After OU President David Boren responded to Indigenize OU's mission to remove the word "Sooner" from the university's identity, the Native American student group responded on its Facebook page.
The group wanted to emphasize, after its previous response last night expressing their disappointment in Boren's statement, that its issue is not with "hurt feelings," but with a larger picture issue of "invisibility and neglect" of the Native American community.
Indigenize OU said it would collaborate with other groups on campus "who have faced similar silencing and dismissal," and that combined, they would "let the administration know they do not have a right to redefine history."
Philosophy sophomore and Indigenize OU leader Sydne Gray called upon other student groups to band with Indigenize OU on Twitter.
Read Indigenize OU's full statement here:
The words Boren uses to dismiss our concern with the “boomer sooner” implications are deeply troubling. We anticipated Boren’s reaction to our agenda to disagree with the need for change of the mascot, but we did not anticipate for him to attempt to whitewash, neglect, destroy, erase, and replace the history of the Oklahoma Land Runs.
Boren thinks that the meaning of “boomer” and “sooner” are removed from their historical context and means something different today. It is important to recognize that this statement comes from a place of privilege. Boren holds a position of power, and when he makes statements like this, it communicates to the student body that he is correct and that our concerns are unimportant. We assert that Boren does not have the authority to redefine these words and displace them from their historical weight that continues to affect our friends and families to this day.
Perhaps the most troubling part of Boren’s statement is “The history of the term is not nearly as important as what it stands for today.”
We, as indigenous peoples, have been subject to fighting from within systems that have displaced us and stripped us of identity, sovereignty, land, bodily autonomy, food, belief systems, an economy, languages, heritage, traditions, and values. Because of this, history is very important to us. The stories of our ancestors are often treated as being artifacts of the distant past, and this rhetoric is extremely dangerous to the severe conditions our families are facing today. We face severe underrepresentation in mainstream media and major news reporting. Many people are unaware that indigenous people are the most likely to be killed by the police, the extreme poverty faced by our families on reservations, the abuses faced in residential schools, the lack of physical and mental health care leading to homelessness. All of these are symptoms of extremely traumatizing events such as the Oklahoma Land Run, of which the terms “boomer” and “sooner” were coined by the white settlers who displaced our families. There is intergenerational suffering that persists due to these events that occurred not long ago. We are not historical artifacts, these are very real issues that we are confronted by every single day.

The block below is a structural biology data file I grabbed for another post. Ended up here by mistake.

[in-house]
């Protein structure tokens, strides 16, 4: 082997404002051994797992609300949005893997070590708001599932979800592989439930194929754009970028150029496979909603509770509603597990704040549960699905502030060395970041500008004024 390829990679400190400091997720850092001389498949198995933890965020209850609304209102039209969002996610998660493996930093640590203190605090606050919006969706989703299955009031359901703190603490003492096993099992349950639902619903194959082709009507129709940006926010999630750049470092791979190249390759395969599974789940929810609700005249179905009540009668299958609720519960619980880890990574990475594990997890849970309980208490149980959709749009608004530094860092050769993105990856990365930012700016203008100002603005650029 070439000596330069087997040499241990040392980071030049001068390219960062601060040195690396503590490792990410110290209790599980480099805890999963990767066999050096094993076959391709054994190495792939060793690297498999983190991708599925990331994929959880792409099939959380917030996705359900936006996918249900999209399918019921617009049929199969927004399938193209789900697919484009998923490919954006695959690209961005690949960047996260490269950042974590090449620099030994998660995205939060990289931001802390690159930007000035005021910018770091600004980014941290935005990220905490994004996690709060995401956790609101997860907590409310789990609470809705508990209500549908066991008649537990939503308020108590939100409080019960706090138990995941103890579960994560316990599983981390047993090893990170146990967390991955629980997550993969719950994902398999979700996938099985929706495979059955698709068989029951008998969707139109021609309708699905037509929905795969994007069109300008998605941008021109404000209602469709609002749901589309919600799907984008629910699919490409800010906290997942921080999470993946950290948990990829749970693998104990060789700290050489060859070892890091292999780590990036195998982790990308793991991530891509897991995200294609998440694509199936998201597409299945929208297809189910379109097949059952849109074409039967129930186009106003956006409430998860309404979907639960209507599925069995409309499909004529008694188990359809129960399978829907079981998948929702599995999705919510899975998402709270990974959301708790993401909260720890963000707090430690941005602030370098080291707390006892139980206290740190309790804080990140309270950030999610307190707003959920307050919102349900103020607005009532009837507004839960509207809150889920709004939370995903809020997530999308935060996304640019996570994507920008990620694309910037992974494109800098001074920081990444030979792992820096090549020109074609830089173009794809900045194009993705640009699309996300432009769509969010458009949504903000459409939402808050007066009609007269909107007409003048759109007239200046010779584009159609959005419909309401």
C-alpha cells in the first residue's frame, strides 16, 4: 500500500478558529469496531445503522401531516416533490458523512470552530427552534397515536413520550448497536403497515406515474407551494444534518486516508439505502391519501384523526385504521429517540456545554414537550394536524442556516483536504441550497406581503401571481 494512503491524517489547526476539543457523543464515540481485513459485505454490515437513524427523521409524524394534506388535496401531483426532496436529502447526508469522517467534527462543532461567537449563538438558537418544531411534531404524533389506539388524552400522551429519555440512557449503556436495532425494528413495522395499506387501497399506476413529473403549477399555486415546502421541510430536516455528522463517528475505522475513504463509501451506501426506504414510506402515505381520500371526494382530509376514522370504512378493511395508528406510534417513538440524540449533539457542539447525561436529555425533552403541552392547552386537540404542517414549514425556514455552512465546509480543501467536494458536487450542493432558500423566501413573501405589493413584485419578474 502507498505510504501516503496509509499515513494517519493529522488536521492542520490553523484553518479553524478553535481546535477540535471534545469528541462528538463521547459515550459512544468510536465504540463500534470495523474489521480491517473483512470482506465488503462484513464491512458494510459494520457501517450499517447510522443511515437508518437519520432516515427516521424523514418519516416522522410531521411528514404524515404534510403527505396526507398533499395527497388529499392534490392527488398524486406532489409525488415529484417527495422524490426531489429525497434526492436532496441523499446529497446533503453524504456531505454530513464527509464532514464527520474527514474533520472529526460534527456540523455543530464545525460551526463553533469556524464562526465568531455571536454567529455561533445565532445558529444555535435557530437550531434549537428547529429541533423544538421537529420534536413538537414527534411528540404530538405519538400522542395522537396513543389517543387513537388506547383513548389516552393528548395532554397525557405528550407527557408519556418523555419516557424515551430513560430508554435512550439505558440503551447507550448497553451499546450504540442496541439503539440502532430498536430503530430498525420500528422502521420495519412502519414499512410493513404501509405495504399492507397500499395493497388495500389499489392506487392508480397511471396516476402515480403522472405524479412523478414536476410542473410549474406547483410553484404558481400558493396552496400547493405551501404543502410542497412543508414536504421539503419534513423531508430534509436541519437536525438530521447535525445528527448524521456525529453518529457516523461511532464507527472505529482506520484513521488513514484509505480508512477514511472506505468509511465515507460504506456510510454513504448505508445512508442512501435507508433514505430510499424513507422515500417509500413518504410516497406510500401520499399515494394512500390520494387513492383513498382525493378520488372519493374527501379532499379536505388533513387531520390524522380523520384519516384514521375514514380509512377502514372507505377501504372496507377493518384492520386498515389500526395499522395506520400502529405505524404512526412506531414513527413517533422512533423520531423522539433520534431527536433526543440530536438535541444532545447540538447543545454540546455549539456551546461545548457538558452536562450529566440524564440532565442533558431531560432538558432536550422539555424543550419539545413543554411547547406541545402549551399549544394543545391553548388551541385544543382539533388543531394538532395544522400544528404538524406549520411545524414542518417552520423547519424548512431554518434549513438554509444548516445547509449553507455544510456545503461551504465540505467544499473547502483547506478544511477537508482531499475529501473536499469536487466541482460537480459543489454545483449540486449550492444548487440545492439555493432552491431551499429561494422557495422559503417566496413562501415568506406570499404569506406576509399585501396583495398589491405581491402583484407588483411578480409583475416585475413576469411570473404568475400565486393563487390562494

To insist on removing the historical context behind the suffering of our families contributes to the rhetoric that we are a people of the distant past. Oklahoma has the second highest population of indigenous peoples in the nation. To erase our history is to erase the diseases our families are suffering from. To erase our history is to ignore our brothers and sisters living in extreme poverty on reservations.
Understand that this isn't about being "offended" or having "hurt feelings." The words "boomer" and "sooner" and their celebration is a symptom of this bigger picture of invisibility and neglect, and we find that it is a priority to educate people on the meaning behind them and the history that is implied, as well as the current conditions the indigenous people who were displaced face as a consequences. It isn't that we feel "offended" every time we hear or see the words "boomer" or "sooner." We are blatantly disrespected and ignored as a people who currently exist and are facing the consequences of the Oklahoma Land Runs to this day. We as a people must face the fact that our people, traditions, and the story of our ancestors will face eventual extinction if this continues. Our survival depends on these representations. They are all we have. Every single one matters.
We feel that here, at the University of Oklahoma, the issues of First Nations people ought to take first priority considering our state’s history. We also recognize that Boren’s statement is dangerous, and a symptom of a much larger problem of silencing marginalized communities. To move forward, we will be collaborating with many other groups here on campus who have faced similar silencing and dismissal, to display unity and allyship, and to let the administration know they do not have the right to redefine history.